The A7R’s ISO range is also respectably wide, from ISO 50 right up to 25,600. One question people will be asking is what the noise levels are like with this high ISOs; I don’t like to pixel-peep, I prefer to just look at the image and come to my own conclusion, but with the A7R I’m pretty happy to turn the sensitivity up to around ISO 6400 before the image starts to become unusable.
Currently, there isn’t a large number of dedicated lenses to choose from for the Sony A7R, but the ones which are available do make up for this with their quality.
At the time of writing there are seven FE lenses designed for Sony’s full-frame mirrorless line of cameras: the FE 24-70mm f4 ZA OSS Carl Zeiss Sonnar T*, Sony FE 28-70mm f3.5-5.6 OSS, FE 28-135mm f4 G PZ OSS, FE 35mm f2.8 ZA Carl Zeiss Sonnar T*, FE 55mm F1.8 ZA Carl Zeiss Sonnar T*, FE 70-200mm f4 G OSS FE and the brand new FE 16-35mm f4 ZA OSS Vario-Tessar T*.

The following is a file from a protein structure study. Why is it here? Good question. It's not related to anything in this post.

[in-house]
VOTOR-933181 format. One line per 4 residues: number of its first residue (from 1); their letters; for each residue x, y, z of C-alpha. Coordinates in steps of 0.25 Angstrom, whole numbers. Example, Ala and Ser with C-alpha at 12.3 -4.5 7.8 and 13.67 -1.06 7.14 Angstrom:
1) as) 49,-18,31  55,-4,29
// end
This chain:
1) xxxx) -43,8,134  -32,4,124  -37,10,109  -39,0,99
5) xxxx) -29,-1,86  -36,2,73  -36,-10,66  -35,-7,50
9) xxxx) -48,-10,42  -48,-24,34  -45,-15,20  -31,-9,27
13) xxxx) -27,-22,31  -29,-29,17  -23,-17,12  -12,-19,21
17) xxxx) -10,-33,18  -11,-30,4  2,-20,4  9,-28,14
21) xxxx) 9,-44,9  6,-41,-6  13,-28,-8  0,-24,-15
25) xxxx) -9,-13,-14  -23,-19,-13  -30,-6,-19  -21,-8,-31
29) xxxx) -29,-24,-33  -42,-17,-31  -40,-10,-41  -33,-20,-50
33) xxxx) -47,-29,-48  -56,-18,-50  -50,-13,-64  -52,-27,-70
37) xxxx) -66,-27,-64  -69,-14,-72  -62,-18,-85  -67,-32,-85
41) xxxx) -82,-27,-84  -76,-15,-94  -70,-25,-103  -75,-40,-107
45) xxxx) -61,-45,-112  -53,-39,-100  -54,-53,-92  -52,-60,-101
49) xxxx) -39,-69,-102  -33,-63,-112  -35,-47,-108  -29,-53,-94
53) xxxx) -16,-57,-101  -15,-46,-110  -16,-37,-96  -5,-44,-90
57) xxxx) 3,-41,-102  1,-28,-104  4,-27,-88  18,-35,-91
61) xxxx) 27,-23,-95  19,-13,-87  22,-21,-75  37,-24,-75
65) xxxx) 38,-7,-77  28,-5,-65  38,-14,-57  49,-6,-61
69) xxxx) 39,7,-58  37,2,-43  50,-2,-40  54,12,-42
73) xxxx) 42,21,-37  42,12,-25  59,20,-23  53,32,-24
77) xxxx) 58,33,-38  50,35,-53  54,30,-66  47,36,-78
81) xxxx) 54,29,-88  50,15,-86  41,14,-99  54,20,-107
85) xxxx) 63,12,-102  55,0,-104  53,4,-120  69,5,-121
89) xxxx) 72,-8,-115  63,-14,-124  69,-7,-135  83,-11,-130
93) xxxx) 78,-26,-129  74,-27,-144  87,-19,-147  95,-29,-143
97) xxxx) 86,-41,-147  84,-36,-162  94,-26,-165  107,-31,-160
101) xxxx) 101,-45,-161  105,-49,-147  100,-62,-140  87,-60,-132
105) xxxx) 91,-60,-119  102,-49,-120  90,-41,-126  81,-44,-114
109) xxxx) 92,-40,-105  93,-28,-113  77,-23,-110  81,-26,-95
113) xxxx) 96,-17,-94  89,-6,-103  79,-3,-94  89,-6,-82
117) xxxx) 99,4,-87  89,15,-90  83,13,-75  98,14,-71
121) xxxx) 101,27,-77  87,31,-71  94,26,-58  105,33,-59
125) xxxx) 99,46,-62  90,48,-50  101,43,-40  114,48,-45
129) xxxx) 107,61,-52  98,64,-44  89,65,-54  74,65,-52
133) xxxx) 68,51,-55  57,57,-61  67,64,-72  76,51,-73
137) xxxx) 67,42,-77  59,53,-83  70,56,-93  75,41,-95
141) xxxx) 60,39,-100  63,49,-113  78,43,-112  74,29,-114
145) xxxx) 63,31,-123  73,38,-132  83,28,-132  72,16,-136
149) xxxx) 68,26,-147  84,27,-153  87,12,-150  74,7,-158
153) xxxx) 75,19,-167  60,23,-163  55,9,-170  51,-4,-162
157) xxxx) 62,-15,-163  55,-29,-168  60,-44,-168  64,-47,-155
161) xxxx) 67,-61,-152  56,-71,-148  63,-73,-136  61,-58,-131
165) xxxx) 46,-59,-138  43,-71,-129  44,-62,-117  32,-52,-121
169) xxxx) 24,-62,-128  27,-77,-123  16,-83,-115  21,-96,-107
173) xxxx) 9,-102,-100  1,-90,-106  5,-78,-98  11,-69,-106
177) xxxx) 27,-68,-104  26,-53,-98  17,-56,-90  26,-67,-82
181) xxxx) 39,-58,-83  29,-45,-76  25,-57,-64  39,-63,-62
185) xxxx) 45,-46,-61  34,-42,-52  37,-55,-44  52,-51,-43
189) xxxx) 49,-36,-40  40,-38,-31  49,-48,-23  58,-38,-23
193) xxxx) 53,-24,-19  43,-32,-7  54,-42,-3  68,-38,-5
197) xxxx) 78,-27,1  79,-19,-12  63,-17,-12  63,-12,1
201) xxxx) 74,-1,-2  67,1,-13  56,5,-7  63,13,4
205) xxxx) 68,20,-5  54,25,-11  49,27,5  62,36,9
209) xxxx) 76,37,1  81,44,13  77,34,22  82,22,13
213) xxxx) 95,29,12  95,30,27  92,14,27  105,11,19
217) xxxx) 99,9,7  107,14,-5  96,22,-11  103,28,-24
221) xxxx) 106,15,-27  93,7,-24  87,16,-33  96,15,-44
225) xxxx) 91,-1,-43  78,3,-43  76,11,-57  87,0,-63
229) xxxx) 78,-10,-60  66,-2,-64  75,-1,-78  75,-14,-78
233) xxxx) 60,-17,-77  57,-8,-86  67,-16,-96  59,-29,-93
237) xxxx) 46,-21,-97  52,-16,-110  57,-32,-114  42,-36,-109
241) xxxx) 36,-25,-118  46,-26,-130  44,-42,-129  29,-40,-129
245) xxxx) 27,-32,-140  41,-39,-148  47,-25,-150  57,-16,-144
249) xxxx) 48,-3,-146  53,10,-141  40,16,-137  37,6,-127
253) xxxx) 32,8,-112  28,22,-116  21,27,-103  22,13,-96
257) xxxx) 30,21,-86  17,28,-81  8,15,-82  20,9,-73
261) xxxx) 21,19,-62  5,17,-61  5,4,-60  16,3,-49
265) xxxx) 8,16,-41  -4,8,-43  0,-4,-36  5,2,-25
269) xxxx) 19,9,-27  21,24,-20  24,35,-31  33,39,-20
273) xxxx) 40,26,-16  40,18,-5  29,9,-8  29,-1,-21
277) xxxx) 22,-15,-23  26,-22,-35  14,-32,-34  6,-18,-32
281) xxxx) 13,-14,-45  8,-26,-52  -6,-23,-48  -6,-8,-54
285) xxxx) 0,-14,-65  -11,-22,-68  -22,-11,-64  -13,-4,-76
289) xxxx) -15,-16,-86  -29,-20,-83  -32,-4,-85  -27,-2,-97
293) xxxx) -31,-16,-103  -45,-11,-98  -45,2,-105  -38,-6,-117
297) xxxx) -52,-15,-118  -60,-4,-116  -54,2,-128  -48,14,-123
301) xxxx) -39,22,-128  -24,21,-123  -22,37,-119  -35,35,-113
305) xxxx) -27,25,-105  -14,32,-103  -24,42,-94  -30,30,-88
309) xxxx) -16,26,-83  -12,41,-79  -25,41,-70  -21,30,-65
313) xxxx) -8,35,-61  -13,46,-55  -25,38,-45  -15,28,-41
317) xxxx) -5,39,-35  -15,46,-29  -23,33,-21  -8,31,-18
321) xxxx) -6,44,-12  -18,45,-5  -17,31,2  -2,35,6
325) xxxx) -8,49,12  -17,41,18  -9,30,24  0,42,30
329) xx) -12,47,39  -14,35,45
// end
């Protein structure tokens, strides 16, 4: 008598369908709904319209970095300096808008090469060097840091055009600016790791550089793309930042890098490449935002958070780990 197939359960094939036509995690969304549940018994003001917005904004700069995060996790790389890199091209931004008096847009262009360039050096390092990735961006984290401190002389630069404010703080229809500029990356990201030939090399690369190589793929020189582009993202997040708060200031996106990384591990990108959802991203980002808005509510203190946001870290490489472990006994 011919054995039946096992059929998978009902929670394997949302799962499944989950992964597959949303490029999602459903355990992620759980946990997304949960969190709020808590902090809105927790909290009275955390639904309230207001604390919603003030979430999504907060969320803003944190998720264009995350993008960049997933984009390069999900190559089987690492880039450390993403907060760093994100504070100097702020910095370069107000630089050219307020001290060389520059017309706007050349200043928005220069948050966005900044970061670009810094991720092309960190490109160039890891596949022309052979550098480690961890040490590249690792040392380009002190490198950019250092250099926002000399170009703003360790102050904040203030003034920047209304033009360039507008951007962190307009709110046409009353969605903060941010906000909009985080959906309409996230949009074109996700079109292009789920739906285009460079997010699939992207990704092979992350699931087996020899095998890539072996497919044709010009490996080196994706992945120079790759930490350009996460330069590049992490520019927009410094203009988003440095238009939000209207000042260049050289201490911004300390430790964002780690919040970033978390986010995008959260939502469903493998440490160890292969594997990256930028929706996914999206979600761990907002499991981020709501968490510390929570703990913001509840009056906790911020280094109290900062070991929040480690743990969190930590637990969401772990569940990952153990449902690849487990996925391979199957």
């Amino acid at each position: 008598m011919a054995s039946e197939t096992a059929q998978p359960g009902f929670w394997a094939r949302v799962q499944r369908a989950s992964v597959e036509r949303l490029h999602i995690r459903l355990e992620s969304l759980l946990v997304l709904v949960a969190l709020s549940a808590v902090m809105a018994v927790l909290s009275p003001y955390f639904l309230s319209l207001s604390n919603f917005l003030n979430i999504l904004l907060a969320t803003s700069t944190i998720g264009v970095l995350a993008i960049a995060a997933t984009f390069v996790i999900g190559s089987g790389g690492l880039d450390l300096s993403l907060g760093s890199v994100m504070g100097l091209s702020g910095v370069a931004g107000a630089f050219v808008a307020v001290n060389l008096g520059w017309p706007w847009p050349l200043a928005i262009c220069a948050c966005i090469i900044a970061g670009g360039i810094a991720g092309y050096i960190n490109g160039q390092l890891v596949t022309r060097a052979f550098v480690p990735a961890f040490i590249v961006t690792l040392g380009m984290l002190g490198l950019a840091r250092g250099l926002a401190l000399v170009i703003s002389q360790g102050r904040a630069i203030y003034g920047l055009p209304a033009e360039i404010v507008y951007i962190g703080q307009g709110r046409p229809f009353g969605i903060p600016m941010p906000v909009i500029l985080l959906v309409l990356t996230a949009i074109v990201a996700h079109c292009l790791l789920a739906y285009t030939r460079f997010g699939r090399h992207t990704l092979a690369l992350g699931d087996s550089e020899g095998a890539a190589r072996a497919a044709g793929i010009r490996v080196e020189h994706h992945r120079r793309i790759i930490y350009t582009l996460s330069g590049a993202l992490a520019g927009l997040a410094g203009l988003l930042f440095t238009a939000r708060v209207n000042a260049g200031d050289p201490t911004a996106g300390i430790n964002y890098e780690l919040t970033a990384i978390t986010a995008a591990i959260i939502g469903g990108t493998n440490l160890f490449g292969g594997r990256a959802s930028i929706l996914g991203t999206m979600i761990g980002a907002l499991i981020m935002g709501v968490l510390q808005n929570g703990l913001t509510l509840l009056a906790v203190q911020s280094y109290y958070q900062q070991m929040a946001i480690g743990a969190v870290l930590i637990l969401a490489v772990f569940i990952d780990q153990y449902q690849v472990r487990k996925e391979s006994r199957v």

These lenses pretty much cover all focal lengths that your average photographer uses these days; the only reason you’ll want to use other brands is if you want faster apertures. A lot of people weren’t happy about the fact that most of the lenses are around f/4 and not f/2.8, but there’s a good reason for this and it all comes down to weight and size. If the lens has an aperture of f/2.8 it requires larger and heavier glass to let more light in, which takes away from whole point of getting the A7r. Having a light camera means also having light lenses, so to compromise you have to lose one EV stop of light compared to what Nikon and Canon offer in similar lenses. In my book, this isn’t a great loss.